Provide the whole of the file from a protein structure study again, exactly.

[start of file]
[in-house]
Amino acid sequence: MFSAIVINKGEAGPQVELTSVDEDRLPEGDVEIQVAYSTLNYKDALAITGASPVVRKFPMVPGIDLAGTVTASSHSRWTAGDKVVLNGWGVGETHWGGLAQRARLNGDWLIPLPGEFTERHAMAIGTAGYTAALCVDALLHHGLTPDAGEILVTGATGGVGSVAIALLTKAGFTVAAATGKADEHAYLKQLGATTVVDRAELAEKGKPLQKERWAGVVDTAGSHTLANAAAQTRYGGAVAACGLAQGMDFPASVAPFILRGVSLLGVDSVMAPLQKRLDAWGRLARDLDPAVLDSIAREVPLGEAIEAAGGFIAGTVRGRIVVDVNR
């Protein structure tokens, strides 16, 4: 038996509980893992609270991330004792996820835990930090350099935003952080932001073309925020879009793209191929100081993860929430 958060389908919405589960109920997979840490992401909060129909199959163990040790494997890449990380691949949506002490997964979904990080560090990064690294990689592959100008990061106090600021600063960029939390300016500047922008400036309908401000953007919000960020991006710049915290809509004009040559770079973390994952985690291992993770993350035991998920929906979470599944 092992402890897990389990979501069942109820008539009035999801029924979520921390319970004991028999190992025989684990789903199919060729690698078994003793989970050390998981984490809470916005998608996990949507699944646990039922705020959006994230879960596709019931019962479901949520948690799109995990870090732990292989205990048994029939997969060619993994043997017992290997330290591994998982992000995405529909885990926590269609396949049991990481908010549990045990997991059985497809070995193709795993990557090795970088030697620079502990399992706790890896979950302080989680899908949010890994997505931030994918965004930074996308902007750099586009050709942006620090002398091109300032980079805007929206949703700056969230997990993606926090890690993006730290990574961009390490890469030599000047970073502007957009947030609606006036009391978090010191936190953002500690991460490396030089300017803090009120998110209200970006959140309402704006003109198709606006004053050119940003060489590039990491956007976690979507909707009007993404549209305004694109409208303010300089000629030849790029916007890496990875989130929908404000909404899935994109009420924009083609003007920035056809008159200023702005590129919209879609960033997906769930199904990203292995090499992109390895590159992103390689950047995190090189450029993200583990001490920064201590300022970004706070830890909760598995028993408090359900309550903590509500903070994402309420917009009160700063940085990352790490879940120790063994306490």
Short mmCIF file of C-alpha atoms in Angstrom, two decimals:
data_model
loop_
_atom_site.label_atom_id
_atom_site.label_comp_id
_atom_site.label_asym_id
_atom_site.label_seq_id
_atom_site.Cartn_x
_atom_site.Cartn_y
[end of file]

[in-house]
Amino acid sequence: MFSAIVINKGEAGPQVELTSVDEDRLPEGDVEIQVAYSTLNYKDALAITGASPVVRKFPMVPGIDLAGTVTASSHSRWTAGDKVVLNGWGVGETHWGGLAQRARLNGDWLIPLPGEFTERHAMAIGTAGYTAALCVDALLHHGLTPDAGEILVTGATGGVGSVAIALLTKAGFTVAAATGKADEHAYLKQLGATTVVDRAELAEKGKPLQKERWAGVVDTAGSHTLANAAAQTRYGGAVAACGLAQGMDFPASVAPFILRGVSLLGVDSVMAPLQKRLDAWGRLARDLDPAVLDSIAREVPLGEAIEAAGGFIAGTVRGRIVVDVNR
């Protein structure tokens, strides 16, 4: 038996509980893992609270991330004792996820835990930090350099935003952080932001073309925020879009793209191929100081993860929430 958060389908919405589960109920997979840490992401909060129909199959163990040790494997890449990380691949949506002490997964979904990080560090990064690294990689592959100008990061106090600021600063960029939390300016500047922008400036309908401000953007919000960020991006710049915290809509004009040559770079973390994952985690291992993770993350035991998920929906979470599944 092992402890897990389990979501069942109820008539009035999801029924979520921390319970004991028999190992025989684990789903199919060729690698078994003793989970050390998981984490809470916005998608996990949507699944646990039922705020959006994230879960596709019931019962479901949520948690799109995990870090732990292989205990048994029939997969060619993994043997017992290997330290591994998982992000995405529909885990926590269609396949049991990481908010549990045990997991059985497809070995193709795993990557090795970088030697620079502990399992706790890896979950302080989680899908949010890994997505931030994918965004930074996308902007750099586009050709942006620090002398091109300032980079805007929206949703700056969230997990993606926090890690993006730290990574961009390490890469030599000047970073502007957009947030609606006036009391978090010191936190953002500690991460490396030089300017803090009120998110209200970006959140309402704006003109198709606006004053050119940003060489590039990491956007976690979507909707009007993404549209305004694109409208303010300089000629030849790029916007890496990875989130929908404000909404899935994109009420924009083609003007920035056809008159200023702005590129919209879609960033997906769930199904990203292995090499992109390895590159992103390689950047995190090189450029993200583990001490920064201590300022970004706070830890909760598995028993408090359900309550903590509500903070994402309420917009009160700063940085990352790490879940120790063994306490």
Short mmCIF file of C-alpha atoms in Angstrom, two decimals:
data_model
loop_
_atom_site.label_atom_id
_atom_site.label_comp_id
_atom_site.label_asym_id
_atom_site.label_seq_id
_atom_site.Cartn_x
_atom_site.Cartn_y